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Miyako Yoshinaga Art Prospects
547 West 27th Street, 2nd Floor, 212-268-7132
June 28 - July 28, 2007
Reception: Thursday, June 28, 6 - 8 PM
Web Site

M.Y. ART PROSPECTS is pleased to present “Loaded”, a group exhibition curated by New York-based artist Tom Snelgrove , opening Thursday, June 28, and continuing through Saturday, July 28, 2007. The six featured artists individually address issues related to cultural-stimuli-overload. As a result of contemporary phenomena such as rapid advancements in technology, coupled with a broad, insatiable appetite for entertainment and commercial profit, Andrew Chan, Daniel Davidson, Priscila De Carvalho, Alexis Duque, Carey Maxon and Jon Rappleye have found an exceptionally rich terrain to investigate.

Andrew Chan’s work involves subject matter that ranges from commentary on rampant consumerism, to the underlying violence and abyss facing Western and American culture, to our fascination with food and eating. His drawings address entropy and its consequent cycle of construction and destruction through representations of people, objects, cities, the body politic and physical space. These elements work in unison to tell a detailed story that can be both compelling and disturbing.

Daniel Davidson’s paintings and drawings are a complicated fusion of hybrid characters, spaces and styles. The figures that populate his work are often self-portrait caricatures of an infinite variety of possible selves. Often employing the comic or the grotesque, these paintings are multiple and fractured looking for a cobbled identity. Some of Davidson’s work employs a riff on well known historical artworks, simultaneously poking fun at the sober idea behind them as well as contemporary issues such as unbridled American self-indulgence.

Priscila De Carvalho creates installations representing the complex network of the shantytowns in modern-day Brazil. Her work primarily deals with a form of social life in the slums that have become the mainstream culture in her native country. As an observer of her own personal experiences living in America and growing up in Brazil, much of De Carvalho’s work involves a focus on the American consumer culture, broad-reaching gay and lesbian cultures, and the distinction between childhood and adult world.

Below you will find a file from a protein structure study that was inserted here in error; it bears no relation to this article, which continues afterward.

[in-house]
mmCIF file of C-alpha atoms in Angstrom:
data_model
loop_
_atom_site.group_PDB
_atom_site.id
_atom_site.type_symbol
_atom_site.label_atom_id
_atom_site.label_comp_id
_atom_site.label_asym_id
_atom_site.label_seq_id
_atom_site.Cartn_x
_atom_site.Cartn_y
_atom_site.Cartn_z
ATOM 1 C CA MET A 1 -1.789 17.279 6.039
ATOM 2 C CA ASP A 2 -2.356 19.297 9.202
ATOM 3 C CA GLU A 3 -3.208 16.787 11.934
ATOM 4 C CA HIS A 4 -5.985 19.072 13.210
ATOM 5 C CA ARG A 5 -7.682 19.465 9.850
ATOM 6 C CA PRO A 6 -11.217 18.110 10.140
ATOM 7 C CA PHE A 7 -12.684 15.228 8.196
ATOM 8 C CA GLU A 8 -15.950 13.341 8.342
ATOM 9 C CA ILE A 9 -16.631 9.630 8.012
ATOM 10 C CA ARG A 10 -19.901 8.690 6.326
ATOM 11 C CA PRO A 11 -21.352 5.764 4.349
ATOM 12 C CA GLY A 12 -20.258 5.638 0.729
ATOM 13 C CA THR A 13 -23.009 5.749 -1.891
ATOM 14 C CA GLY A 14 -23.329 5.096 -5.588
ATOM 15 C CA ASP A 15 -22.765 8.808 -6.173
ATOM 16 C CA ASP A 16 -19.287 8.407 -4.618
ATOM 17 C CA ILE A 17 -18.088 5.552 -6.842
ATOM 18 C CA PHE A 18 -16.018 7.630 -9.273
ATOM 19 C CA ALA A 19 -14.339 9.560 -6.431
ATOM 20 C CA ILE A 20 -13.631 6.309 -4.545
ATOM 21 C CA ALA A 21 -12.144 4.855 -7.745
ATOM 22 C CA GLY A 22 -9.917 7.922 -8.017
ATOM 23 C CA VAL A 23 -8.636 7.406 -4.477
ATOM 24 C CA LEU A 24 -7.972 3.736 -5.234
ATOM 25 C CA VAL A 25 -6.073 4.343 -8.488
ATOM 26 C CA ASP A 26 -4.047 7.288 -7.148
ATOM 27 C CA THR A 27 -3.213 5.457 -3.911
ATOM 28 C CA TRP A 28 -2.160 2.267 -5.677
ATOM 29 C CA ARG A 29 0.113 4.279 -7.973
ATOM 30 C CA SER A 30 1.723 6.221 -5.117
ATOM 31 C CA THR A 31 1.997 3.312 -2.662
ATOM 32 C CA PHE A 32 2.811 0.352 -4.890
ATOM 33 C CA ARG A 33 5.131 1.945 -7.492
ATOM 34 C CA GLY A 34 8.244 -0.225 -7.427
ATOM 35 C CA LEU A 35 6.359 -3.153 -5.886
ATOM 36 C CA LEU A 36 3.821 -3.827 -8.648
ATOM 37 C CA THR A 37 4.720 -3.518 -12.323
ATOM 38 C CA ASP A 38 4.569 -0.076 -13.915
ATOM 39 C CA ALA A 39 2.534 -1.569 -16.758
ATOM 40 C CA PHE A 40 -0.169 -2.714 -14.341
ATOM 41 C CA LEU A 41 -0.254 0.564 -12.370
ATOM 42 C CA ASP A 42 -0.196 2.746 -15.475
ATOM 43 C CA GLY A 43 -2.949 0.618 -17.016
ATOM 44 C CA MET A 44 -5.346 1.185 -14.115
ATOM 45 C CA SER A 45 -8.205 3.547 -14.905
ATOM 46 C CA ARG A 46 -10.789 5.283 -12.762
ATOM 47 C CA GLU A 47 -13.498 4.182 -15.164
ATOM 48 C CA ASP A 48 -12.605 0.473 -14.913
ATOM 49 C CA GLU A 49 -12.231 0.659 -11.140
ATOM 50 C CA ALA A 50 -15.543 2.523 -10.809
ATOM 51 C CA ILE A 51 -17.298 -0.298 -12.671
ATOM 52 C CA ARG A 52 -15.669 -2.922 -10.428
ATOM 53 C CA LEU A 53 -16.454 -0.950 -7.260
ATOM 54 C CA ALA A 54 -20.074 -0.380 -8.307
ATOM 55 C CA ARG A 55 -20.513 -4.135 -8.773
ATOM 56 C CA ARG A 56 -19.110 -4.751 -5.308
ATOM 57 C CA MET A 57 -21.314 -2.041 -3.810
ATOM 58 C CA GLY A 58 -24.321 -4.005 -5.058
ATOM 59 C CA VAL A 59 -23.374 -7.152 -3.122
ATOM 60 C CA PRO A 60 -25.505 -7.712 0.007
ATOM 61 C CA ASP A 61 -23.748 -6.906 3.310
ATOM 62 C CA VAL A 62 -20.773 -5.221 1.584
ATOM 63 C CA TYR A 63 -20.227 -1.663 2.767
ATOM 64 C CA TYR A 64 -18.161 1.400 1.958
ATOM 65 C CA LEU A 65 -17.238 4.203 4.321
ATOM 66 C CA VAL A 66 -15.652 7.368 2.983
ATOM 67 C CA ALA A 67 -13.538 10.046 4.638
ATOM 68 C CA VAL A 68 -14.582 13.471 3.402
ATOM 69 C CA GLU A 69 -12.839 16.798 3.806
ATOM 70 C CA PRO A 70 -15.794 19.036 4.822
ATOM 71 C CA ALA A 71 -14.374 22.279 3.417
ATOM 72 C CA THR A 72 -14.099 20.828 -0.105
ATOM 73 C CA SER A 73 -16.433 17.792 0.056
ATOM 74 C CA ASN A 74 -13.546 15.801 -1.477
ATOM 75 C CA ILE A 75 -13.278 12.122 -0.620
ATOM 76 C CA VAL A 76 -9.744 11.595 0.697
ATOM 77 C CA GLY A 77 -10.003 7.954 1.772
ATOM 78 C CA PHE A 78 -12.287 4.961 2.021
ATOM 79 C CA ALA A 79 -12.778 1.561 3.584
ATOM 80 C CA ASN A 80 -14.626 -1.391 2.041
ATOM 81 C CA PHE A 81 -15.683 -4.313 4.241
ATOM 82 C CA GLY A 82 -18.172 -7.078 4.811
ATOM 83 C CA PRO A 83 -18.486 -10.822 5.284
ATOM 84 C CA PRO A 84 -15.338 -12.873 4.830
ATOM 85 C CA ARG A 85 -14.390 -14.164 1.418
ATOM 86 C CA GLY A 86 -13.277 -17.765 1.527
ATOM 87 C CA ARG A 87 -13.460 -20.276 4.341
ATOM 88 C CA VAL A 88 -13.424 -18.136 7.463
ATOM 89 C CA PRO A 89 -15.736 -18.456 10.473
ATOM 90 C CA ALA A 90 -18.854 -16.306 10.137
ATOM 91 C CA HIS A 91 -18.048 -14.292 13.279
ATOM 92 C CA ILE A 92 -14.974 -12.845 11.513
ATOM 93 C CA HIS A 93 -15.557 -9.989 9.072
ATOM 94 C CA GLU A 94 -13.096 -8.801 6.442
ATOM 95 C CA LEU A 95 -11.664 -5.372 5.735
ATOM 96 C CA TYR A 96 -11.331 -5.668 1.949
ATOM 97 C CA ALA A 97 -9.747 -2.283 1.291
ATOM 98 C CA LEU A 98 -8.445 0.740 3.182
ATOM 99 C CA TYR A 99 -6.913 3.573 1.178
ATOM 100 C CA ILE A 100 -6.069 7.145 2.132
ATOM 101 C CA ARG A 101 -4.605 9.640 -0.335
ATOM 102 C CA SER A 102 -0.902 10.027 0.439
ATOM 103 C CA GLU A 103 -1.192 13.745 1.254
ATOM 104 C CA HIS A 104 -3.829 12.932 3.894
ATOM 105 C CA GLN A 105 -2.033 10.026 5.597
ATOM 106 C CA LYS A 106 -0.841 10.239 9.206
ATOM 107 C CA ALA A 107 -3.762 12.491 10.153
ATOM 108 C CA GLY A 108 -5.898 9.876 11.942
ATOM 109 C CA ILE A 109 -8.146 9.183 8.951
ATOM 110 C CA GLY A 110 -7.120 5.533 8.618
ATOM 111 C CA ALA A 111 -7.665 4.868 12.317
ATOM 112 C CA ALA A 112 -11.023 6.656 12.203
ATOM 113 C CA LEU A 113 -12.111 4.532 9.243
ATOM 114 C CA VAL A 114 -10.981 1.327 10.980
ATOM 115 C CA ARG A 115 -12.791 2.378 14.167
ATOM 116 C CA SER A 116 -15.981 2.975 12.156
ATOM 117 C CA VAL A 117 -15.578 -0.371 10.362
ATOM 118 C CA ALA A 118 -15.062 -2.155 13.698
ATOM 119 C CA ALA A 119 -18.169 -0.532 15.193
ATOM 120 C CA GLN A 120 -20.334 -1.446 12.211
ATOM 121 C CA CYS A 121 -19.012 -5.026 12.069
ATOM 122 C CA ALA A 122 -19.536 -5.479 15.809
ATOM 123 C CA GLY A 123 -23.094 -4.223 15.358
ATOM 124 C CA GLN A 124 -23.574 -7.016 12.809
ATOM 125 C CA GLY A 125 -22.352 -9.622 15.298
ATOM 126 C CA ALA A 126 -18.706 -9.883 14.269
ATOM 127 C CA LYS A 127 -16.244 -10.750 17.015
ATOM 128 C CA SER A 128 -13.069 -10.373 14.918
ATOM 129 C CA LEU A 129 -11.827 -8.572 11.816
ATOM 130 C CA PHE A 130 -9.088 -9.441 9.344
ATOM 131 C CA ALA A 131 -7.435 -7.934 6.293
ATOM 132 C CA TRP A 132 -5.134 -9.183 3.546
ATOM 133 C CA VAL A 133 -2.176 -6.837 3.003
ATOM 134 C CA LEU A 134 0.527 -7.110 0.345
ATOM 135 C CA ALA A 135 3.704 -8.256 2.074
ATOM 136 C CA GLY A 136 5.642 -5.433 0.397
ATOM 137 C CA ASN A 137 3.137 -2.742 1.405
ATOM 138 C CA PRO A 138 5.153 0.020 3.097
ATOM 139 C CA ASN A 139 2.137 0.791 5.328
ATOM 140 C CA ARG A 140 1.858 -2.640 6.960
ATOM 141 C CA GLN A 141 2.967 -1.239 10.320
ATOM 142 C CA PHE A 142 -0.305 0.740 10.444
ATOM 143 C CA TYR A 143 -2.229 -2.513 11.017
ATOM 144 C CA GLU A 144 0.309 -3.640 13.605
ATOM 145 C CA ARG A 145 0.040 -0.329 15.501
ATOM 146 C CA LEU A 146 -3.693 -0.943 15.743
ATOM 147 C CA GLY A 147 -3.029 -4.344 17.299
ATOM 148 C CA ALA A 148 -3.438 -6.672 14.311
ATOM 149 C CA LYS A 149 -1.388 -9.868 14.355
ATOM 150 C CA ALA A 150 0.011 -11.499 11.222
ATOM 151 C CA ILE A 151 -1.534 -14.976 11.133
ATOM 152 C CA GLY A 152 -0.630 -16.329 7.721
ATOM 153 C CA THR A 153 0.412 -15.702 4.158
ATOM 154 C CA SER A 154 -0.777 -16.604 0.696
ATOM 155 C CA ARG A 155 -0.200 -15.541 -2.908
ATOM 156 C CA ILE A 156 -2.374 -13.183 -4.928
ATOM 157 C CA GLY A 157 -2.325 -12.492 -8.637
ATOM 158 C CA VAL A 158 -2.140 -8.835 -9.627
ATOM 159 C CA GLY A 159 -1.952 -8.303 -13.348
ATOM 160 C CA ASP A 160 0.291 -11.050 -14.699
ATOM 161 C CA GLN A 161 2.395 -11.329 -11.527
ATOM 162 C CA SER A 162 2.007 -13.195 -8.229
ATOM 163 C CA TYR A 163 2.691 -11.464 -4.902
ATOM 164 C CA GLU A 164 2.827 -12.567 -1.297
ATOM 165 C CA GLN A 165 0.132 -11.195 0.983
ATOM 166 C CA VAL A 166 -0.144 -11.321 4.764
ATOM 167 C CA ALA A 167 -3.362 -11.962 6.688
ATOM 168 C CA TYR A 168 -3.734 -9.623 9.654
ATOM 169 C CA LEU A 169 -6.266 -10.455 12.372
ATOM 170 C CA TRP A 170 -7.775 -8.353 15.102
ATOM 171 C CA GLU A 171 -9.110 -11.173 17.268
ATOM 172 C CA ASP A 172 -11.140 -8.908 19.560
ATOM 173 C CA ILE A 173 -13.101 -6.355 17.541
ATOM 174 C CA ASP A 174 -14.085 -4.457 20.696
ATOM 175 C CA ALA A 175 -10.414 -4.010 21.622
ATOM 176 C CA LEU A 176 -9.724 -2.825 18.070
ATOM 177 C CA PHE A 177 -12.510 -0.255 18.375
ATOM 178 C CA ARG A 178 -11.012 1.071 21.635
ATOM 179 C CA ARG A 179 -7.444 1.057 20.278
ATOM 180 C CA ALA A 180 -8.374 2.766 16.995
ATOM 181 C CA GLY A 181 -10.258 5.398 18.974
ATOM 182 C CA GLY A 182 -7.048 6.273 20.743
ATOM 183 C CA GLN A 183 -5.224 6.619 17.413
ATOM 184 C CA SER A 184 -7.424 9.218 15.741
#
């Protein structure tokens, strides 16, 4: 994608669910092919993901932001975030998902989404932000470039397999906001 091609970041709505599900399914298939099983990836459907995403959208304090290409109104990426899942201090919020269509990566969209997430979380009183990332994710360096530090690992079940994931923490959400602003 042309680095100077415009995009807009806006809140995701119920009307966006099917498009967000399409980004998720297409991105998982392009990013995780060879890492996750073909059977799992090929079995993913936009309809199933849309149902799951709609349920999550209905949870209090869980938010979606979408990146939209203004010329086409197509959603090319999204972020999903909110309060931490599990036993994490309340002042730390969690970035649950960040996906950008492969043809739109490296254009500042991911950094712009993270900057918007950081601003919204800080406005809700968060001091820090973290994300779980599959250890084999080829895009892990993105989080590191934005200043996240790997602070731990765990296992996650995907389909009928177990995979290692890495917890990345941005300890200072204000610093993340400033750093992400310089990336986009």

Alexis Duque’s paintings address “comunas” or “favelas”, as a multifaceted social phenomenon characteristic of Latin American cities. His work deals with the chaotic and unavoidable processes of urbanization caused by rural and international migrations that form poverty ghettos surrounding these cities.

Carey Maxon’s work addresses the elaborate internal affects of a society barraged with stimuli. Her non-linear pieces are influenced by architectural shapes around us, the movements of other people, quick thoughts, feelings and impulses. Maxon’s detailed work reflects her interest in every fleeting instant and therefore creates work which bombards her as does each moment.

Jon Rappleye’s work blurs the line between organic and manmade. Using the symmetry of nature as a multifarious blueprint, he explores the intricate boundaries of reality versus artifice. The surface of is pieces are populated with many fantastic creatures whose ego and sexual desires are played out within the landscape of a childhood nightmare. With this work he investigates a multitude of subjects such as folklore, myth and “supernature”.
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